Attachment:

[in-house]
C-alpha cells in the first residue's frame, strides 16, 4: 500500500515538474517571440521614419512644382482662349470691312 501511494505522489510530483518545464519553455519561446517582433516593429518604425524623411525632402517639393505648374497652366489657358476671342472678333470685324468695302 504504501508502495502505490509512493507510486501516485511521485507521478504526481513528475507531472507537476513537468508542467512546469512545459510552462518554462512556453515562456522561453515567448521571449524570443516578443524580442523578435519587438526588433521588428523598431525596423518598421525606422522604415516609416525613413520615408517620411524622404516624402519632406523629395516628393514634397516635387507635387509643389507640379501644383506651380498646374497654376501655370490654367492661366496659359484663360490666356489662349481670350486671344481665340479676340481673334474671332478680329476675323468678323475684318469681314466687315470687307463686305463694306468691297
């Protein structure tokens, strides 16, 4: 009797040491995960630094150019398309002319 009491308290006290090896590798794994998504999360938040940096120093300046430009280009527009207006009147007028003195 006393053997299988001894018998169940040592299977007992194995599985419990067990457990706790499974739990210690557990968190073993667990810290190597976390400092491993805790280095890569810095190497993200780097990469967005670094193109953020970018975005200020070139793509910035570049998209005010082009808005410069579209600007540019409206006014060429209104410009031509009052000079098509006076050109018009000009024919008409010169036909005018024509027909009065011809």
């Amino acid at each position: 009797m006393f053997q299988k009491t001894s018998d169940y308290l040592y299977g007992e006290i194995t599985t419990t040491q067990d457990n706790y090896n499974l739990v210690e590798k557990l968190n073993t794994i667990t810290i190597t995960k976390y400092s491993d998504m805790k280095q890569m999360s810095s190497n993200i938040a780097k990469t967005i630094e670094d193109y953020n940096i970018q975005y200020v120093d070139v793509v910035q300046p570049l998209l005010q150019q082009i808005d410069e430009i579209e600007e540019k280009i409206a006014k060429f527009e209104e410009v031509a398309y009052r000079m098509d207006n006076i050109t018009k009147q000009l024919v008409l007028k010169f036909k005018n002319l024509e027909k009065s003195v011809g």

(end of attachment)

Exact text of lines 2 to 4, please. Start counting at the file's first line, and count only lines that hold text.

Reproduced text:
C-alpha cells in the first residue's frame, strides 16, 4: 500500500515538474517571440521614419512644382482662349470691312 501511494505522489510530483518545464519553455519561446517582433516593429518604425524623411525632402517639393505648374497652366489657358476671342472678333470685324468695302 504504501508502495502505490509512493507510486501516485511521485507521478504526481513528475507531472507537476513537468508542467512546469512545459510552462518554462512556453515562456522561453515567448521571449524570443516578443524580442523578435519587438526588433521588428523598431525596423518598421525606422522604415516609416525613413520615408517620411524622404516624402519632406523629395516628393514634397516635387507635387509643389507640379501644383506651380498646374497654376501655370490654367492661366496659359484663360490666356489662349481670350486671344481665340479676340481673334474671332478680329476675323468678323475684318469681314466687315470687307463686305463694306468691297
């Protein structure tokens, strides 16, 4: 009797040491995960630094150019398309002319 009491308290006290090896590798794994998504999360938040940096120093300046430009280009527009207006009147007028003195 006393053997299988001894018998169940040592299977007992194995599985419990067990457990706790499974739990210690557990968190073993667990810290190597976390400092491993805790280095890569810095190497993200780097990469967005670094193109953020970018975005200020070139793509910035570049998209005010082009808005410069579209600007540019409206006014060429209104410009031509009052000079098509006076050109018009000009024919008409010169036909005018024509027909009065011809």
């Amino acid at each position: 009797m006393f053997q299988k009491t001894s018998d169940y308290l040592y299977g007992e006290i194995t599985t419990t040491q067990d457990n706790y090896n499974l739990v210690e590798k557990l968190n073993t794994i667990t810290i190597t995960k976390y400092s491993d998504m805790k280095q890569m999360s810095s190497n993200i938040a780097k990469t967005i630094e670094d193109y953020n940096i970018q975005y200020v120093d070139v793509v910035q300046p570049l998209l005010q150019q082009i808005d410069e430009i579209e600007e540019k280009i409206a006014k060429f527009e209104e410009v031509a398309y009052r000079m098509d207006n006076i050109t018009k009147q000009l024919v008409l007028k010169f036909k005018n002319l024509e027909k009065s003195v011809g």